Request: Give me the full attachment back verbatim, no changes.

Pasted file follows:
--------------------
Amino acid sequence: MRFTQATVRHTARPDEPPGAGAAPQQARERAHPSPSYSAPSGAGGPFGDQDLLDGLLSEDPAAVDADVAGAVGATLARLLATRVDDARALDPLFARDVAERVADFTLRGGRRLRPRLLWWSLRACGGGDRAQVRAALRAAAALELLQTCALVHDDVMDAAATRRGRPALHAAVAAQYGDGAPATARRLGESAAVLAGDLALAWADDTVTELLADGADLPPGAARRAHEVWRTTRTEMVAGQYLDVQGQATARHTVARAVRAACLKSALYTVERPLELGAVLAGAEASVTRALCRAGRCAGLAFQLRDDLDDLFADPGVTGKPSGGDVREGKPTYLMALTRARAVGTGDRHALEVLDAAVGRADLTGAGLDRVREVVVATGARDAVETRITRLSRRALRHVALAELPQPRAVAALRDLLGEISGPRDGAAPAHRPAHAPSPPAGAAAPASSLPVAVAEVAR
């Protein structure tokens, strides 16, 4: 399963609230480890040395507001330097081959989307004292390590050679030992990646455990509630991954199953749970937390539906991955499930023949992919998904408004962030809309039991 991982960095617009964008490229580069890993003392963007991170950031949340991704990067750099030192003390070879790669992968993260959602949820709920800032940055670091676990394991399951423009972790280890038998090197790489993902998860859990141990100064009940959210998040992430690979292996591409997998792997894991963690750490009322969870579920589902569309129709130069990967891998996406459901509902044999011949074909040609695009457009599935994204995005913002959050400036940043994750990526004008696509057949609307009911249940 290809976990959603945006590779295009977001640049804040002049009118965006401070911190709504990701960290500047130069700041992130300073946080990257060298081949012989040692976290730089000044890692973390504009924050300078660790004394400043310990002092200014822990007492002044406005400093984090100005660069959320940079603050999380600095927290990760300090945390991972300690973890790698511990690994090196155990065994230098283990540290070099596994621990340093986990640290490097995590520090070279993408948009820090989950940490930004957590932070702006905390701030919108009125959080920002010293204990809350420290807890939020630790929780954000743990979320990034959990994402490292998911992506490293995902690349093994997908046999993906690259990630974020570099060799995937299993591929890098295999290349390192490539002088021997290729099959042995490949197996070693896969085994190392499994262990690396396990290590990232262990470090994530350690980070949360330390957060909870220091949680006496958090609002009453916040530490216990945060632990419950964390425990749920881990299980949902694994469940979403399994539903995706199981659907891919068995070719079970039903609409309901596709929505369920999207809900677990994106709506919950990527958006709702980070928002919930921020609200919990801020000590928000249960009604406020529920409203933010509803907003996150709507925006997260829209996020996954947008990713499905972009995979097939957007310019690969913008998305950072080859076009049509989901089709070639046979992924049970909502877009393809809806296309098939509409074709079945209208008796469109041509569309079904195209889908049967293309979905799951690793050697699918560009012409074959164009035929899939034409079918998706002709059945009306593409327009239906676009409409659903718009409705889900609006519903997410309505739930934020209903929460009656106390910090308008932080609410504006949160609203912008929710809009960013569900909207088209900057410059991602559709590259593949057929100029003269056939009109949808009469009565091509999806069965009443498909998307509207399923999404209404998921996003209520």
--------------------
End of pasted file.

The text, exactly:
Amino acid sequence: MRFTQATVRHTARPDEPPGAGAAPQQARERAHPSPSYSAPSGAGGPFGDQDLLDGLLSEDPAAVDADVAGAVGATLARLLATRVDDARALDPLFARDVAERVADFTLRGGRRLRPRLLWWSLRACGGGDRAQVRAALRAAAALELLQTCALVHDDVMDAAATRRGRPALHAAVAAQYGDGAPATARRLGESAAVLAGDLALAWADDTVTELLADGADLPPGAARRAHEVWRTTRTEMVAGQYLDVQGQATARHTVARAVRAACLKSALYTVERPLELGAVLAGAEASVTRALCRAGRCAGLAFQLRDDLDDLFADPGVTGKPSGGDVREGKPTYLMALTRARAVGTGDRHALEVLDAAVGRADLTGAGLDRVREVVVATGARDAVETRITRLSRRALRHVALAELPQPRAVAALRDLLGEISGPRDGAAPAHRPAHAPSPPAGAAAPASSLPVAVAEVAR
């Protein structure tokens, strides 16, 4: 399963609230480890040395507001330097081959989307004292390590050679030992990646455990509630991954199953749970937390539906991955499930023949992919998904408004962030809309039991 991982960095617009964008490229580069890993003392963007991170950031949340991704990067750099030192003390070879790669992968993260959602949820709920800032940055670091676990394991399951423009972790280890038998090197790489993902998860859990141990100064009940959210998040992430690979292996591409997998792997894991963690750490009322969870579920589902569309129709130069990967891998996406459901509902044999011949074909040609695009457009599935994204995005913002959050400036940043994750990526004008696509057949609307009911249940 290809976990959603945006590779295009977001640049804040002049009118965006401070911190709504990701960290500047130069700041992130300073946080990257060298081949012989040692976290730089000044890692973390504009924050300078660790004394400043310990002092200014822990007492002044406005400093984090100005660069959320940079603050999380600095927290990760300090945390991972300690973890790698511990690994090196155990065994230098283990540290070099596994621990340093986990640290490097995590520090070279993408948009820090989950940490930004957590932070702006905390701030919108009125959080920002010293204990809350420290807890939020630790929780954000743990979320990034959990994402490292998911992506490293995902690349093994997908046999993906690259990630974020570099060799995937299993591929890098295999290349390192490539002088021997290729099959042995490949197996070693896969085994190392499994262990690396396990290590990232262990470090994530350690980070949360330390957060909870220091949680006496958090609002009453916040530490216990945060632990419950964390425990749920881990299980949902694994469940979403399994539903995706199981659907891919068995070719079970039903609409309901596709929505369920999207809900677990994106709506919950990527958006709702980070928002919930921020609200919990801020000590928000249960009604406020529920409203933010509803907003996150709507925006997260829209996020996954947008990713499905972009995979097939957007310019690969913008998305950072080859076009049509989901089709070639046979992924049970909502877009393809809806296309098939509409074709079945209208008796469109041509569309079904195209889908049967293309979905799951690793050697699918560009012409074959164009035929899939034409079918998706002709059945009306593409327009239906676009409409659903718009409705889900609006519903997410309505739930934020209903929460009656106390910090308008932080609410504006949160609203912008929710809009960013569900909207088209900057410059991602559709590259593949057929100029003269056939009109949808009469009565091509999806069965009443498909998307509207399923999404209404998921996003209520």